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  • Maandag 14/11/2022

    Persistently high inflation and aggressive monetary policy tightening seem set to cause a global recession. Central banks around the world have been raising interest rates this year with a degree of synchronicity not seen over the past five decades. Meanwhile, confidence among firms and households has fallen to depressed levels. The pace of monetary tightening will likely slow in the coming months. However, more forceful action might be required to dampen demand and drive inflation out of the economic system. Another risk is that higher interest rates cause problems in the financial system which then seep into the real economy.

    The eurozone is suffering from the surge in energy prices, rising interest rates and weaker external demand. The question is not whether the region faces a recession, but rather how deep and how long it will last. And with inflation to stay uncomfortably high, the ECB will press on with tightening policy. The US economy will likely experience a milder recession in 2023, as rate hikes weigh on consumption and investment (particularly residential). Inflation may well fall back more rapidly than widely expected, opening the door for rate cuts again from late 2023 onwards. In China, despite greater policy stimulus, growth will remain depressed next year as the zero-COVID approach continues to weigh on activity, exports fall, and property construction fails to recover materially.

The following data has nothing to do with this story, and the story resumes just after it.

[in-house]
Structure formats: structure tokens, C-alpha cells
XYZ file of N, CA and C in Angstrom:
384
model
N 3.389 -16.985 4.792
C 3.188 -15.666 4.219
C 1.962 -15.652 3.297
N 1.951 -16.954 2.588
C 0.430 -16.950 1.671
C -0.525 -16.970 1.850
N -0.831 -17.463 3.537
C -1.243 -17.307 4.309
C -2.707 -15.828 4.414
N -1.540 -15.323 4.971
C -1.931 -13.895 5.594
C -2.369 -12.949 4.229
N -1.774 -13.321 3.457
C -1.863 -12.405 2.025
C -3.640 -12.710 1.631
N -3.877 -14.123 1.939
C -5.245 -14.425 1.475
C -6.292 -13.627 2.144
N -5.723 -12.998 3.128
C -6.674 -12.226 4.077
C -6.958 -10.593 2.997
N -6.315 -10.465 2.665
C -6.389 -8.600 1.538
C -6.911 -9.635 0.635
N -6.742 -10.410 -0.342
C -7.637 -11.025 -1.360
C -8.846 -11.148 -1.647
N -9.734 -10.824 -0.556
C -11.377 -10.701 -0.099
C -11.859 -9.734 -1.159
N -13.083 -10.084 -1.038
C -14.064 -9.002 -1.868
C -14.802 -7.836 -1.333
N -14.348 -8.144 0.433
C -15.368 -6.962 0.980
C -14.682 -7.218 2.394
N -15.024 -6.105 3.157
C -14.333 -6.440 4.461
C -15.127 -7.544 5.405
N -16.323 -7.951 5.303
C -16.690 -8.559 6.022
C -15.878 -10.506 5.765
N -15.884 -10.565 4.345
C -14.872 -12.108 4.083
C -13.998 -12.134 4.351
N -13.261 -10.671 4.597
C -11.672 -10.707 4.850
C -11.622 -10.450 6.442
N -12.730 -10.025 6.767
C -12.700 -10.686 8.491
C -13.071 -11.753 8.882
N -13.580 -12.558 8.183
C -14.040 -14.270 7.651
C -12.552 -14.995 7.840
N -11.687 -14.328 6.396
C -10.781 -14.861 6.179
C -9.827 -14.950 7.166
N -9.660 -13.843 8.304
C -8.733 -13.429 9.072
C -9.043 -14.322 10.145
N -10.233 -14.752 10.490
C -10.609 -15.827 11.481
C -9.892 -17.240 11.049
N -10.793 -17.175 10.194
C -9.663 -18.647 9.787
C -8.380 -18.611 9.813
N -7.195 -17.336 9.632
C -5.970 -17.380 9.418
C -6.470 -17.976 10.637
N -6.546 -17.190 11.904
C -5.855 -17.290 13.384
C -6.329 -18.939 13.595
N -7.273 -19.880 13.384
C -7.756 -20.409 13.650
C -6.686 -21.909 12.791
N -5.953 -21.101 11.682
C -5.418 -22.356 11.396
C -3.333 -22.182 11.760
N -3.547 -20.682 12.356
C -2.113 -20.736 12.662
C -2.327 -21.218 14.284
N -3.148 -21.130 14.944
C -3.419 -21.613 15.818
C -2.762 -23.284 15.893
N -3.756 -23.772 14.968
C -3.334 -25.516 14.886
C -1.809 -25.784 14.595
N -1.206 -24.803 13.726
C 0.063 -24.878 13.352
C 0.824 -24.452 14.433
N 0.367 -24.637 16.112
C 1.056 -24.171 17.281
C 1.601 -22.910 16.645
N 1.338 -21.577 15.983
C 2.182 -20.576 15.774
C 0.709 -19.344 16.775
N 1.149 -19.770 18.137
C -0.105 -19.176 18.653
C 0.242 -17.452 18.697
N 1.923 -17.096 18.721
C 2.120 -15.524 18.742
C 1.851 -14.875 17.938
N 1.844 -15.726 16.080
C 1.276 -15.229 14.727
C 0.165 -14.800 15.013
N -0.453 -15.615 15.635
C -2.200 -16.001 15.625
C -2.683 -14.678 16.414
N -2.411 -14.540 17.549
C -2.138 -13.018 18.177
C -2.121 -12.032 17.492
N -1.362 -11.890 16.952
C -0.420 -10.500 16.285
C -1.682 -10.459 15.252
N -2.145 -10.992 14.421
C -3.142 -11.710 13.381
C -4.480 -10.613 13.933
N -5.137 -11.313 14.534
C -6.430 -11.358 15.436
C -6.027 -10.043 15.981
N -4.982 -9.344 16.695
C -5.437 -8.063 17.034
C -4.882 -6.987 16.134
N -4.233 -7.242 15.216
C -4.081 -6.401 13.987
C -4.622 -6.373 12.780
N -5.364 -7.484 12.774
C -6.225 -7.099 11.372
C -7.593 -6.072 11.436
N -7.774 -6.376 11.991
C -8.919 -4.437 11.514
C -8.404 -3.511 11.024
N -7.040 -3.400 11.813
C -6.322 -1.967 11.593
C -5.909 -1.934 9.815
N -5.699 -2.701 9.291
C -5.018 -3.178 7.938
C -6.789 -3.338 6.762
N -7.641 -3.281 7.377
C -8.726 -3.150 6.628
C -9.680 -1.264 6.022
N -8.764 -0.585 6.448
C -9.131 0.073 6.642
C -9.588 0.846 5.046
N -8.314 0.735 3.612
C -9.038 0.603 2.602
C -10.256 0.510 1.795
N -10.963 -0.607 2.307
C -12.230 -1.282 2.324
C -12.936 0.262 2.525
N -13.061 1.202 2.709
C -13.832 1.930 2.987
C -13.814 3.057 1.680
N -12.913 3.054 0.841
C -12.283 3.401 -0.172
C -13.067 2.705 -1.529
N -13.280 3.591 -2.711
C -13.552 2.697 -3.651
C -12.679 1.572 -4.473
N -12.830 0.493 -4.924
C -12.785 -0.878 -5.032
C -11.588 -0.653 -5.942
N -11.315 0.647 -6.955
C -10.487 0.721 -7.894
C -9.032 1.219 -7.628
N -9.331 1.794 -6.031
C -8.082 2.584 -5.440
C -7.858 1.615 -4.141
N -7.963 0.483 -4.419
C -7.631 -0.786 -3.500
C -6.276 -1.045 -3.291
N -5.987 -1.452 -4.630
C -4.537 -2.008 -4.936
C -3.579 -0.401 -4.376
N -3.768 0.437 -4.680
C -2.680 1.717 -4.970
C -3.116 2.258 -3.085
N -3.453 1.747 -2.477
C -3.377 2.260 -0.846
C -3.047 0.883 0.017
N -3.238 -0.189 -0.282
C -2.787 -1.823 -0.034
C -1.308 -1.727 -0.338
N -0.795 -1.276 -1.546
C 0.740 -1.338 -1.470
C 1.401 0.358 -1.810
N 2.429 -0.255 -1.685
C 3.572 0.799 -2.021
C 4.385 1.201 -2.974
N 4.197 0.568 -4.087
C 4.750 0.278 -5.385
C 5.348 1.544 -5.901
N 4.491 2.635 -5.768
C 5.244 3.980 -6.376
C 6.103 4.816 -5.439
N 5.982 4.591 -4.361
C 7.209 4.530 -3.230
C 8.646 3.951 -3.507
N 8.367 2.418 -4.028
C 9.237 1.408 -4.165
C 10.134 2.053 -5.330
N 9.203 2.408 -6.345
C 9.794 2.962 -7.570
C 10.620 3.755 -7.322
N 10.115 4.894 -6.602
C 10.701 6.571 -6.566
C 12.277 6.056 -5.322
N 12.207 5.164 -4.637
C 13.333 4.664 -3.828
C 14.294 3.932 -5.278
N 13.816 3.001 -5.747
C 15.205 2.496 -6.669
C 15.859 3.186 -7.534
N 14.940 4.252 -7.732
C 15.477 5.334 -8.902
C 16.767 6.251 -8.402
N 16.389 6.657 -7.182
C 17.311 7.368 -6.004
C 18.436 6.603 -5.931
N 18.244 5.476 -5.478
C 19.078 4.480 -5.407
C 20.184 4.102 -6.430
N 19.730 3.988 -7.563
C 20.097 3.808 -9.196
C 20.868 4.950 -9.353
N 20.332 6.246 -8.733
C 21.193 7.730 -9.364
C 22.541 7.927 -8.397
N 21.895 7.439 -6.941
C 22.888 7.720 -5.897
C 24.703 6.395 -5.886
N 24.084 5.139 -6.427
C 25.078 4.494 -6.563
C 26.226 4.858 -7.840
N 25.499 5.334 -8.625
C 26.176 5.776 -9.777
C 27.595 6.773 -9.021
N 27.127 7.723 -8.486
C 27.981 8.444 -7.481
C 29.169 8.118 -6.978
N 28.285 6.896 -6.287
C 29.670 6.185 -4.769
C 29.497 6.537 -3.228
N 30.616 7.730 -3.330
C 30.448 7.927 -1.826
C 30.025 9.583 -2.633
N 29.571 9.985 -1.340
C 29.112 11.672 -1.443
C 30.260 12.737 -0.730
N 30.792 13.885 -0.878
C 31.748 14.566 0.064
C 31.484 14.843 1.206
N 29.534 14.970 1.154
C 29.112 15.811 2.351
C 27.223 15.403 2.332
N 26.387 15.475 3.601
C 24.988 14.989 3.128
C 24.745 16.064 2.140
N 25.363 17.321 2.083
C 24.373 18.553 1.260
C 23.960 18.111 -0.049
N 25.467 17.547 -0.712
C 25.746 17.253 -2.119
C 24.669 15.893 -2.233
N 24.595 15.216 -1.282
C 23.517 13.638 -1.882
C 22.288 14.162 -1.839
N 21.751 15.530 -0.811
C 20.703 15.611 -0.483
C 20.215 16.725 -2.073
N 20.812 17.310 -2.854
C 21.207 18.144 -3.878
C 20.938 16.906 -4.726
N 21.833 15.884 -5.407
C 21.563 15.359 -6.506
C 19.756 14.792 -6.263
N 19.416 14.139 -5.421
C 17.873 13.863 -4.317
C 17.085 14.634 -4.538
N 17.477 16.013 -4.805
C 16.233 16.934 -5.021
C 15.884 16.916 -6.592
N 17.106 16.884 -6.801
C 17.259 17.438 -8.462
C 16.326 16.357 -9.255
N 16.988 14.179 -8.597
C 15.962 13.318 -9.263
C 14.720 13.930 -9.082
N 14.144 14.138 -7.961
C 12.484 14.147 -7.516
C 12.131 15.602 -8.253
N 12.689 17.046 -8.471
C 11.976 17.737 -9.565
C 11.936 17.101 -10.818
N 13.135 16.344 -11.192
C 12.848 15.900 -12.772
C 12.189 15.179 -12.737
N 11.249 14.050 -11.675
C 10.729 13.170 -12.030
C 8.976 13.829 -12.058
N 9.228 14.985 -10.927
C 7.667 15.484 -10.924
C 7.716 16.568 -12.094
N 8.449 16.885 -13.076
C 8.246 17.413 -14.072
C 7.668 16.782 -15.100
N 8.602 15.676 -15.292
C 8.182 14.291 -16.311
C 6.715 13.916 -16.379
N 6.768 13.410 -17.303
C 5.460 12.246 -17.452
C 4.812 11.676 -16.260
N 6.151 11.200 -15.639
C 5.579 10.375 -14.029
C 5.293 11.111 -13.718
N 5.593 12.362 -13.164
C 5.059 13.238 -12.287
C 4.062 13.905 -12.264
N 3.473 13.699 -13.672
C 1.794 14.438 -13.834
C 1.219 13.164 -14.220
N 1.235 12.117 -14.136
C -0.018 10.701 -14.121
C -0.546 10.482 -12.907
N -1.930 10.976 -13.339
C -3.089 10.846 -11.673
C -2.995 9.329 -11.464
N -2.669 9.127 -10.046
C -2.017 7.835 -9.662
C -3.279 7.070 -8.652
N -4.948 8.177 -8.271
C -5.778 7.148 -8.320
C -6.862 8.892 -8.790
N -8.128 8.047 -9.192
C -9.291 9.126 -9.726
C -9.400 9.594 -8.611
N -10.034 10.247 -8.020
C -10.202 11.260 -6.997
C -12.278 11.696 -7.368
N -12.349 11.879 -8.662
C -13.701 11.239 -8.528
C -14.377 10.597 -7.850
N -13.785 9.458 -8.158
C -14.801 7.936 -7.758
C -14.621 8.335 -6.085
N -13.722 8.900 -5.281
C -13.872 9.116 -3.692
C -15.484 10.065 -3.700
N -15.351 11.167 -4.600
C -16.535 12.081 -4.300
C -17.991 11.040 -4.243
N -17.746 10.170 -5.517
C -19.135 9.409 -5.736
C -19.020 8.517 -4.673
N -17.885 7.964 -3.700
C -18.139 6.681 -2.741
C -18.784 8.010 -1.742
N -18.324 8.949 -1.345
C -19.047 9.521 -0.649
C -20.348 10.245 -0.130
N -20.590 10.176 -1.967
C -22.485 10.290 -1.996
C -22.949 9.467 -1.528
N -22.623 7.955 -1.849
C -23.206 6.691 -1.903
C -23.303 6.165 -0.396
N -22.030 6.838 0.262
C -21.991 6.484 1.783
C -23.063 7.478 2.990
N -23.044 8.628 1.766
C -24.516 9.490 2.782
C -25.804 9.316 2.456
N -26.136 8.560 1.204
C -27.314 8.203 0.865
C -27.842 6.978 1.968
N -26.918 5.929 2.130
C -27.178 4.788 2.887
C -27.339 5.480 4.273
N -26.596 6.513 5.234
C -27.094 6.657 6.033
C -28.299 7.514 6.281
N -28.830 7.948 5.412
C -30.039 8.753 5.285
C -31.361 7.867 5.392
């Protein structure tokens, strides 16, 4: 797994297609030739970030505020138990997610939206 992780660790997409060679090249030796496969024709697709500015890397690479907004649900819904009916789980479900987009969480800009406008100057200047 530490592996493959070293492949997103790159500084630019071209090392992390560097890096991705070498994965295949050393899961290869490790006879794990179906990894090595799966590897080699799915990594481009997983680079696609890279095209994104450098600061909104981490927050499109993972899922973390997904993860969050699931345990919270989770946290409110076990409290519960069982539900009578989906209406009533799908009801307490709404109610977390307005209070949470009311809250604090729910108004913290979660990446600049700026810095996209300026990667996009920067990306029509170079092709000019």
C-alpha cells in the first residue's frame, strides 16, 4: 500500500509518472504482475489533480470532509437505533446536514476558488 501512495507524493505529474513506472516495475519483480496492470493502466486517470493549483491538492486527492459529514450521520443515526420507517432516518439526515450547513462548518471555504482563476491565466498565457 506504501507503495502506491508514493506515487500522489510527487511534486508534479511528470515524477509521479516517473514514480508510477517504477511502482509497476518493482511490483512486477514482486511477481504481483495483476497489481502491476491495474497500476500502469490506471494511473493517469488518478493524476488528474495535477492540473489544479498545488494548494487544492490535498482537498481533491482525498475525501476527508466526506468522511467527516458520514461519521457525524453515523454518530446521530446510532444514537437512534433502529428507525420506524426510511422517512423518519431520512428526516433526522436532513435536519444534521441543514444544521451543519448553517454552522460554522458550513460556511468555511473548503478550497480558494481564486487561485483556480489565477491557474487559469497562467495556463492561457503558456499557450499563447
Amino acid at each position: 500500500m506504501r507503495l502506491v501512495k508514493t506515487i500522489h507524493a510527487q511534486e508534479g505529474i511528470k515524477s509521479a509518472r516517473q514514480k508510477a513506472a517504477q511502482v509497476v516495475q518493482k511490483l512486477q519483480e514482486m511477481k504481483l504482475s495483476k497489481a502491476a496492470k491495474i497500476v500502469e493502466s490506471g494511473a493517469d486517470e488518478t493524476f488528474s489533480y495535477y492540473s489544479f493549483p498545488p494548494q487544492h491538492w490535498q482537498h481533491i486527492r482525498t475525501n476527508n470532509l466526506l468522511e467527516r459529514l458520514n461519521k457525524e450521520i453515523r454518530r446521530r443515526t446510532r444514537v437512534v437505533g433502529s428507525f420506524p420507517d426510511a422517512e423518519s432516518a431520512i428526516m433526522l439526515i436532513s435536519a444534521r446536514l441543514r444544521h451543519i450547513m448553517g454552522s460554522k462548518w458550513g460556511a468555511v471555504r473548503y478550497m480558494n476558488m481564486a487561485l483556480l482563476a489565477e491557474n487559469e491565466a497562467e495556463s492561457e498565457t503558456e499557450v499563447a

• Dinsdag 31/8/2021
    Dir. HIlgers - Prof. Degryse

    This article is based on the interventions of Jean Hilgers (National Bank of Belgium) and Professor Hans Degryse (KU Leuven) during the Webinar on the Macroprudential and Financial Stability Report of the National Bank of Belgium (June the 3rd, 2021).

  • Dinsdag 15/6/2021
    Wim Vermeir

    This article is based on the intervention of Wim Vermeir, Chief Investment Officer of AG Insurance – Ageas during the panel discussion at the EIB – National Bank of Belgium Webinar “Investment for a sustainable recovery in Belgium” on 30 April 2021.

  • Dinsdag 2/6/2020
    Steven Trypsteen

    The crisis has a large impact on income growth and this will lead to downward pressure on house prices. But there are also factors that support the housing market. We expect that the mortgage interest rate will remain low, that the relative yield on real estate will remain attractive and that the belief of Belgians in real estate will not be damaged. All in all, we currently think that house prices will drop by about 2% in 2020 and remain constant in 2021.